Commentary: Mascot change first step in right direction
I admit that I was taken aback when I first saw the news on social media that the Cleveland Indians will stop using the Chief Wahoo logo on their uniforms in 2019. I applaud the team for taking this small step in eliminating the symbol that team owners said was “no longer appropriate for use on the field.”
The logo, in use since 1948, may be the least offensive of the Native logos and names used by professional teams. My first “real” encounter with the Cleveland Indians was at the 2000 General Conference in Cleveland. Our Oklahoma Indian Missionary Conference delegation and observers stayed at a hotel directly across the street from the ballfield.
The team played while we were there, and I must admit that there were some in our group who sneaked over to the game to watch. I am not sure if it was the fascination of watching a professional baseball game or the Cleveland Indians.
I recall wondering at that time what the fascination was with non-Native persons who were so passionate about maintaining and promoting Native mascots. While watching a baseball game this summer, the cameras turned to a non-Native person in the crowd playing a big drum with the stereotypical drum beat heard in old (and sometimes new) Hollywood movies. I thought, “I wonder what he thinks he is accomplishing?”
Is it because the symbol is something people think they can own? Is it because people have no regard to the feelings of another race by demoralizing and making fun of a race of people? Is it because people don’t really think about what they are doing or how silly they look or act by wearing fake headdresses and war paint?
Or do these persons really think they are honoring Native peoples by these insensitive actions?
I was on the Commission on General Conference when it first chose Richmond, Virginia, as the host city for the 2012 conference. Soon after it was announced, we found out the city was the feeder team for the Richmond Braves. The commission moved the meeting to Tampa, Florida.
The 2004 resolution that called for the denomination to meet in cities that do not sponsor sports teams using Native American names and symbols was the catalyst that prompted that decision.
The chair of our commission read some of the hateful emails and letters she received from United Methodists from all over and I was appalled and saddened that the people there felt so passionate about their racist mascots.
Perhaps this issue will be like others that we are dealing with in this country in that it will take another generation who are more in tune and culturally sensitive to correct the injustices.
The United Methodist Church has a continued role in this as well, as we have passed resolution after resolution against mascots.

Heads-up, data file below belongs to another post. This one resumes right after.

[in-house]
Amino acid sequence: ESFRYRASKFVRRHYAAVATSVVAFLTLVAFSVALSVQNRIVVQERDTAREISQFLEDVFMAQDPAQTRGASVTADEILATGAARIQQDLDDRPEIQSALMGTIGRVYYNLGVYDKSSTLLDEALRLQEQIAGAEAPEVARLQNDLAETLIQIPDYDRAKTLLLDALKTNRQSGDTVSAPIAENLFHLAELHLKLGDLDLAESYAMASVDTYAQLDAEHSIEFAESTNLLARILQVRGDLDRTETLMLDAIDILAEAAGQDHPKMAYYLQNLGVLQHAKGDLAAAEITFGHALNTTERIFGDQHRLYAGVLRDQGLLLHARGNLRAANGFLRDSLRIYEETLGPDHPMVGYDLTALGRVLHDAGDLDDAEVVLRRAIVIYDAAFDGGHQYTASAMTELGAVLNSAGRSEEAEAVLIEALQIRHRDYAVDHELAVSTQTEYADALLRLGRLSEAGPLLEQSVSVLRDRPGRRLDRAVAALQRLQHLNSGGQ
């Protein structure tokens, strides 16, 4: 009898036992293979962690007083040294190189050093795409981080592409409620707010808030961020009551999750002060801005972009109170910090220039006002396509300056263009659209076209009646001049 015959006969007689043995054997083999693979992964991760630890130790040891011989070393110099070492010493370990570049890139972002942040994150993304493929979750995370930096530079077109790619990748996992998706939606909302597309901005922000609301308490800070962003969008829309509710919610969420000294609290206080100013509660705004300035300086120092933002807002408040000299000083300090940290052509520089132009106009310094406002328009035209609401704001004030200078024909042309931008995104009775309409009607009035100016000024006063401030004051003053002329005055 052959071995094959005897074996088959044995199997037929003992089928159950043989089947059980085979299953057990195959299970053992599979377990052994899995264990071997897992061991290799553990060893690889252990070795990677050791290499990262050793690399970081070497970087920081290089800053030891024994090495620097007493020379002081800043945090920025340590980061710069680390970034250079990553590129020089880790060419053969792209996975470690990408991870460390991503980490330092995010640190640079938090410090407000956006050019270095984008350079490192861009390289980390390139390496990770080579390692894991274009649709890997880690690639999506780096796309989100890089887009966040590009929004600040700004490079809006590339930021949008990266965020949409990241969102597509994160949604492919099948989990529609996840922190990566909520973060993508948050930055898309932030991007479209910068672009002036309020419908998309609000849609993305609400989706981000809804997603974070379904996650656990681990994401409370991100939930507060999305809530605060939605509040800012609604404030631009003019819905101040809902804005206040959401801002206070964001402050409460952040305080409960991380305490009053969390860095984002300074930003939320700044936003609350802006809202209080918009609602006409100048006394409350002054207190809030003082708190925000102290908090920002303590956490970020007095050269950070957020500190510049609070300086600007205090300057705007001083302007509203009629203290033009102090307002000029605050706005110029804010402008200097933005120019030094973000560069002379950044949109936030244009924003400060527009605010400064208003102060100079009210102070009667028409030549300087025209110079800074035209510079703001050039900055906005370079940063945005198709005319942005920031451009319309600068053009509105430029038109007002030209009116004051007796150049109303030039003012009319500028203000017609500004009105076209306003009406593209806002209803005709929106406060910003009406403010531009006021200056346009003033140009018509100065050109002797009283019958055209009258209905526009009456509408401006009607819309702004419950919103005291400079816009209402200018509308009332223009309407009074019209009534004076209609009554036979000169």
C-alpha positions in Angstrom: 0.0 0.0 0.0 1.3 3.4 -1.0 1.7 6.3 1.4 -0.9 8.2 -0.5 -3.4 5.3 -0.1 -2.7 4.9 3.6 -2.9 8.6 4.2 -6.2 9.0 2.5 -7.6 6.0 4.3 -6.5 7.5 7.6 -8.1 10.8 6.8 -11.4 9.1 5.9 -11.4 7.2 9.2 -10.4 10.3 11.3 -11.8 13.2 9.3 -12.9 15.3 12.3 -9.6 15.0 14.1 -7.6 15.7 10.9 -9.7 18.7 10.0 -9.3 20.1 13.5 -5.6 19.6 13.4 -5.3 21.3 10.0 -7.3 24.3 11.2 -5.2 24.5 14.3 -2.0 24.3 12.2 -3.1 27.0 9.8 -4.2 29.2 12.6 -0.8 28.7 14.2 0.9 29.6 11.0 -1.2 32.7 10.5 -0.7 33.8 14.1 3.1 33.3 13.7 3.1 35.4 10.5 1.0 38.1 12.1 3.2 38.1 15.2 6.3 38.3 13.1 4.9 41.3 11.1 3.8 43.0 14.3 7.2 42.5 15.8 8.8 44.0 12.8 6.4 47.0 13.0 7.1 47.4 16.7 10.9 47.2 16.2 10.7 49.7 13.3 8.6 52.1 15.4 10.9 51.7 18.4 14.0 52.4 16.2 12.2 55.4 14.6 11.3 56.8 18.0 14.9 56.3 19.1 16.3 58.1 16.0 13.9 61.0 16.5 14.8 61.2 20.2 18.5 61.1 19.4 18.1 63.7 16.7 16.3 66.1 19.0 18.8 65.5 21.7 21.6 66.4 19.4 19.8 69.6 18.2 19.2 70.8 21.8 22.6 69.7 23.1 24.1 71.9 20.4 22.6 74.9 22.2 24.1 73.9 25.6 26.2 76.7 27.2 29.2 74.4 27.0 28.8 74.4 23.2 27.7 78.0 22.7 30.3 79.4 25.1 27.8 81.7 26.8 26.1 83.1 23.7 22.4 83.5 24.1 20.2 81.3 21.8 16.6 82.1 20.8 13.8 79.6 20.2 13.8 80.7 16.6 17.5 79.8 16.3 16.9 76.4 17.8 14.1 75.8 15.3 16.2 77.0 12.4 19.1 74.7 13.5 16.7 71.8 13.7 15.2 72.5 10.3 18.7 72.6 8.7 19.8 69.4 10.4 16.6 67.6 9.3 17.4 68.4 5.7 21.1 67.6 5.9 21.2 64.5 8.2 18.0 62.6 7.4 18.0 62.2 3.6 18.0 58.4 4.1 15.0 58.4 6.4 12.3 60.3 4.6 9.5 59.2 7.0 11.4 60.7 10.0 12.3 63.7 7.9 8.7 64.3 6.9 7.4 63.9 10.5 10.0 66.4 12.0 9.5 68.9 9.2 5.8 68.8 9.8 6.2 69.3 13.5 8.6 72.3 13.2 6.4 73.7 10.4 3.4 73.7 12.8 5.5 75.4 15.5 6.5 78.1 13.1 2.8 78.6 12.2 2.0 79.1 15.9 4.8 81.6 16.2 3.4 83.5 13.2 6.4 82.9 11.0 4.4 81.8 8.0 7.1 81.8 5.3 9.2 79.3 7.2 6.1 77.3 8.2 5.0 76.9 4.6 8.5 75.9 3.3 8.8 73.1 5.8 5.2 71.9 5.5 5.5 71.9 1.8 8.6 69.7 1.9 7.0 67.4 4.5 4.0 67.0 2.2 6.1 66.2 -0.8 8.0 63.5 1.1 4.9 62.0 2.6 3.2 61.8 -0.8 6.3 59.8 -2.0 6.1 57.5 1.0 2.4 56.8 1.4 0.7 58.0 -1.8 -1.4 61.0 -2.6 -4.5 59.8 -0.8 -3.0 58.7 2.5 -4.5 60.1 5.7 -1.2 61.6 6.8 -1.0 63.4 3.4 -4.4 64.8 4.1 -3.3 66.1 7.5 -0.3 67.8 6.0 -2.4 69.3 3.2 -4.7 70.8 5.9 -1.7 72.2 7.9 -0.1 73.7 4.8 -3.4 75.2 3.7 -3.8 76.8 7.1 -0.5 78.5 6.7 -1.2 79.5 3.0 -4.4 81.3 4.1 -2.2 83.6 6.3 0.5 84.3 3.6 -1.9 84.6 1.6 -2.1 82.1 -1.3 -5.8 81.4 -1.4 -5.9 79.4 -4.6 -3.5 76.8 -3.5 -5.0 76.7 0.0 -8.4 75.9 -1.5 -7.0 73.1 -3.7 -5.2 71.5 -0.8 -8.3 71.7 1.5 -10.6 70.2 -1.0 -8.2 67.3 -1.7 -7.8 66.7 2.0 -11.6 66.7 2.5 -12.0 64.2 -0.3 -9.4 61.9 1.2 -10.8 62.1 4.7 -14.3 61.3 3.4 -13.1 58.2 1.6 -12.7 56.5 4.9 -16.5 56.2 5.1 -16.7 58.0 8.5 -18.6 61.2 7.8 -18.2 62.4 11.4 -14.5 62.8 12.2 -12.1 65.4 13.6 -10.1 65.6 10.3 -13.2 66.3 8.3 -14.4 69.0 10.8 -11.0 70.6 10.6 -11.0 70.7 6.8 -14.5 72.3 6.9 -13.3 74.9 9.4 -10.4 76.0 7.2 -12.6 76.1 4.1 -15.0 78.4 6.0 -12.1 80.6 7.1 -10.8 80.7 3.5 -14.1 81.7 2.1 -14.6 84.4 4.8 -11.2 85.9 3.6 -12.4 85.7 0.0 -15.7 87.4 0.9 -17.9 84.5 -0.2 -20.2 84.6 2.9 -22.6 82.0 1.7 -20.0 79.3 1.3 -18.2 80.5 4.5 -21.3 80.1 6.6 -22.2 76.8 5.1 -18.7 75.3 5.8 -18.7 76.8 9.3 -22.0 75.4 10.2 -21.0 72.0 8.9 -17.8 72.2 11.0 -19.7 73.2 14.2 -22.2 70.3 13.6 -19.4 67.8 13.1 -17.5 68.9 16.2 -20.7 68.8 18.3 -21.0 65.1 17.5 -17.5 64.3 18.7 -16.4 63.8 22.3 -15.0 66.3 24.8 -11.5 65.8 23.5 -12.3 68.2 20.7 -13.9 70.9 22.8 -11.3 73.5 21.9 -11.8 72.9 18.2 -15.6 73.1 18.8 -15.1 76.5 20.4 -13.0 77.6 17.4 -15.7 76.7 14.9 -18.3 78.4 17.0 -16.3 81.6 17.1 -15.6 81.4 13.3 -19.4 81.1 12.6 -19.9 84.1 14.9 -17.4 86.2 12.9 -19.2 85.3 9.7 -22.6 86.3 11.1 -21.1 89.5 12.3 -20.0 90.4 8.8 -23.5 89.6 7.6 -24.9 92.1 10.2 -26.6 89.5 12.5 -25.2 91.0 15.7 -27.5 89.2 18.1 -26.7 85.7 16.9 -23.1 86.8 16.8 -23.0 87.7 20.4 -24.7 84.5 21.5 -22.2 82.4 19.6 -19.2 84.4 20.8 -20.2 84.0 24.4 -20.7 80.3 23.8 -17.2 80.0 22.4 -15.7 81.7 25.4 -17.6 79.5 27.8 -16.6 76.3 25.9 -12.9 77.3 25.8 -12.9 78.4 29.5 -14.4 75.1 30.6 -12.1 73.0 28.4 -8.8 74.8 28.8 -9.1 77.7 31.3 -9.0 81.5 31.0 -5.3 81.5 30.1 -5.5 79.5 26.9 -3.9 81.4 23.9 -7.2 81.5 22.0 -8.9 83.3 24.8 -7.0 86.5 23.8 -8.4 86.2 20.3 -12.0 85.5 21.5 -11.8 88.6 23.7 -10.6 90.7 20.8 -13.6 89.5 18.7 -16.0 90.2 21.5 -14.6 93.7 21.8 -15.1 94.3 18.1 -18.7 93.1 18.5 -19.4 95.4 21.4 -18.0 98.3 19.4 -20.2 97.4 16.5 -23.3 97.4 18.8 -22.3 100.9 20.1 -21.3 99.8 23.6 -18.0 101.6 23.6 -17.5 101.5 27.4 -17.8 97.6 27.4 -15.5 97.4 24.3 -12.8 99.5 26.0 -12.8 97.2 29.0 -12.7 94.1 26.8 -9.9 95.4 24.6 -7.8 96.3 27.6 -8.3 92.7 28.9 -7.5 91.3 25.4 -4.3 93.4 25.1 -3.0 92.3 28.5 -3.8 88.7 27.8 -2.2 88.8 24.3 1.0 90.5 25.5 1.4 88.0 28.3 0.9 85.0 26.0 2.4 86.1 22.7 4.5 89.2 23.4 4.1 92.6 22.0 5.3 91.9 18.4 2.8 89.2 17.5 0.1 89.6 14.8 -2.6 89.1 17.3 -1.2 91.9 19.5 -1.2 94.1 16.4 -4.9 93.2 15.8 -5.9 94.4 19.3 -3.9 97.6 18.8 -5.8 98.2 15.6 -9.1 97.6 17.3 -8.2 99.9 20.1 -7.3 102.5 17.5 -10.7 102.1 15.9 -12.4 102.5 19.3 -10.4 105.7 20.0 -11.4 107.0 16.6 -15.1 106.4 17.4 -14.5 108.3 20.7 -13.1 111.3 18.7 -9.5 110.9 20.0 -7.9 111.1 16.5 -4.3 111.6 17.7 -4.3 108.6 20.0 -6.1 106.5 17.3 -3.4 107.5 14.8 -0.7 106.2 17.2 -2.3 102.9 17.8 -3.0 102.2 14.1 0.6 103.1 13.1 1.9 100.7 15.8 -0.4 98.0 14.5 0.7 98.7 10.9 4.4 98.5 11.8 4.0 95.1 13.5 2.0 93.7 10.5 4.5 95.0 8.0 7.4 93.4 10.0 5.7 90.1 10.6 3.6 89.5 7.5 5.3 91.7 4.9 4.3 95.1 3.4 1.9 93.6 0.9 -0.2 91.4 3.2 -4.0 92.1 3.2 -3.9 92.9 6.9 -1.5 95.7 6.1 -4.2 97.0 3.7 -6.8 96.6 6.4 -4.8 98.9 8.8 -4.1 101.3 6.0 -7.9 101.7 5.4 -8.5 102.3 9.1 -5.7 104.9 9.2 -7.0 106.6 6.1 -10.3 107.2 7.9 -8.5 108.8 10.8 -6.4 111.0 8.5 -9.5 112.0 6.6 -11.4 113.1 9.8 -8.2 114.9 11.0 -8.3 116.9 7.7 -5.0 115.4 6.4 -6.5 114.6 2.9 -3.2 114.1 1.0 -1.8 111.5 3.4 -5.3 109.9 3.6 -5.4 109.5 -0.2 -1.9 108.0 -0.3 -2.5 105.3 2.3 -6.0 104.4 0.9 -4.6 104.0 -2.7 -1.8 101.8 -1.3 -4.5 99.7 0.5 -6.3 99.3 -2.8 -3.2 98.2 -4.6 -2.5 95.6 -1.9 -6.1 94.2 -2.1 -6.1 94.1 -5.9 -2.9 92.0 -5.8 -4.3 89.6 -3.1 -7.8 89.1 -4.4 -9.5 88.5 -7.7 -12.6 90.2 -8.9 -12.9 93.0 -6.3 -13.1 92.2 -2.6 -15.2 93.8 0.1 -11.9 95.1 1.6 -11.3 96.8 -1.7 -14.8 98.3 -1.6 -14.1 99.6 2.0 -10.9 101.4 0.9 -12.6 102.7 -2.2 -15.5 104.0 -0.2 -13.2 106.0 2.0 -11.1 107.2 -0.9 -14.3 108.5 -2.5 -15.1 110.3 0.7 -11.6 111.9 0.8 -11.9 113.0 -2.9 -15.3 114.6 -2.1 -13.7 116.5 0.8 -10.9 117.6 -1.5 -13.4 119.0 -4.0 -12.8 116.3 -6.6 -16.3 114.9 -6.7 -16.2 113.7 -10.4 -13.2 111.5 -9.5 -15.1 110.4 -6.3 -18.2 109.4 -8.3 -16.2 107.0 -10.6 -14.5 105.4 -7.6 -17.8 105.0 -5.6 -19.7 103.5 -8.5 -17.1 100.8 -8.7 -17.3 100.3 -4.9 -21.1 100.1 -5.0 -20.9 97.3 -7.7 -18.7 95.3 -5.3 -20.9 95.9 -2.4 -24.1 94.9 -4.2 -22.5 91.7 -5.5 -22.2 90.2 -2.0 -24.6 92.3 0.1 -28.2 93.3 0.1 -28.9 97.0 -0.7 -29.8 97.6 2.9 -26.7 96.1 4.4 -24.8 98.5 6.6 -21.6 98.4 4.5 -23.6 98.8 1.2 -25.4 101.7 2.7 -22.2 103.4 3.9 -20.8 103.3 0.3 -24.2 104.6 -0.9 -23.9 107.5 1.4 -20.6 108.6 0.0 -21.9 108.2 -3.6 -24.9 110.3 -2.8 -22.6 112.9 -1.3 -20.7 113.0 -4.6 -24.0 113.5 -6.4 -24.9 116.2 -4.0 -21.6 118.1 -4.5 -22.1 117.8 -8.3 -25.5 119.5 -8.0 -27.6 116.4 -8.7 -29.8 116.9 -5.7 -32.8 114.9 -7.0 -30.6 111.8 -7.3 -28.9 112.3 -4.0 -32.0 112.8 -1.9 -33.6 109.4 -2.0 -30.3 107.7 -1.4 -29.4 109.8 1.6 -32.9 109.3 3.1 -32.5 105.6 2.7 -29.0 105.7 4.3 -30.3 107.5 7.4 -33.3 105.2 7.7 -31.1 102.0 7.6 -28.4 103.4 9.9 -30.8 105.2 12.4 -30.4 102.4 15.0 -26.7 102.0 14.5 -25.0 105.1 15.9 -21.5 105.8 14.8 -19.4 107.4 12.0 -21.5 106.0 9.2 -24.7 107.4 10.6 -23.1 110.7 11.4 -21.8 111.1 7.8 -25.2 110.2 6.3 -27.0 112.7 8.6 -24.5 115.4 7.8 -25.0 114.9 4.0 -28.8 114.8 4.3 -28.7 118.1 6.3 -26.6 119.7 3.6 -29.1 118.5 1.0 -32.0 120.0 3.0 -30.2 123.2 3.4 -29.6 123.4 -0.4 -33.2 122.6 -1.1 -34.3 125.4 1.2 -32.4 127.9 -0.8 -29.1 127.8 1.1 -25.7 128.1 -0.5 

I recall a phone call I made to an executive after I saw their organization was meeting in Kansas City, Missouri. I said, “You do know that there is a resolution for United Methodist boards not to meet in cities with Native American mascots, don’t you?”
She replied, “I looked and that resolution was not in The Book of Resolutions this quadrennium.” (Editor’s note: The 2004 resolution expired in 2012; a new resolution adopted in 2016 did not include proposed language about not hosting events in cities with Native American mascots.)
I was certainly disappointed as I knew the intent of past legislations and would have hoped that other United Methodist entities would understand the intent of past resolutions, even if they were not currently published in The Book of Resolutions.
In 2015, the General Board of Global Ministries made the decision to move to Atlanta, home to the Atlanta Braves. My biggest disappointment was in the entities that approved the move, with very little input from the Native American constituency in the church.
However, this past year, the general secretary has initiated conversations with Native leaders regarding raising awareness of the mascot issue with their board and the Atlanta area. A committee has met already and is working on ways to address this issue.
During the last General Conference, one of the delegates opposed wording that prohibited United Methodist agencies and groups from meeting in cities with Native mascots, citing that there was more of a leverage to push for change. Let’s hope delegates and the people of the church are sincere about that verbiage as Native Americans continue to advocate and push for change on issues such as this mascot issue.
The New York Times reported that the Indians organization ultimately agreed with the baseball commissioner that the logo is no longer appropriate for on-field use in major league baseball. We need that kind of firm action from The United Methodist Church to affirm Native Americans of our place in the world and self-worth as people created in the image of God.
Wilson is superintendent of the Oklahoma Indian Missionary Conference.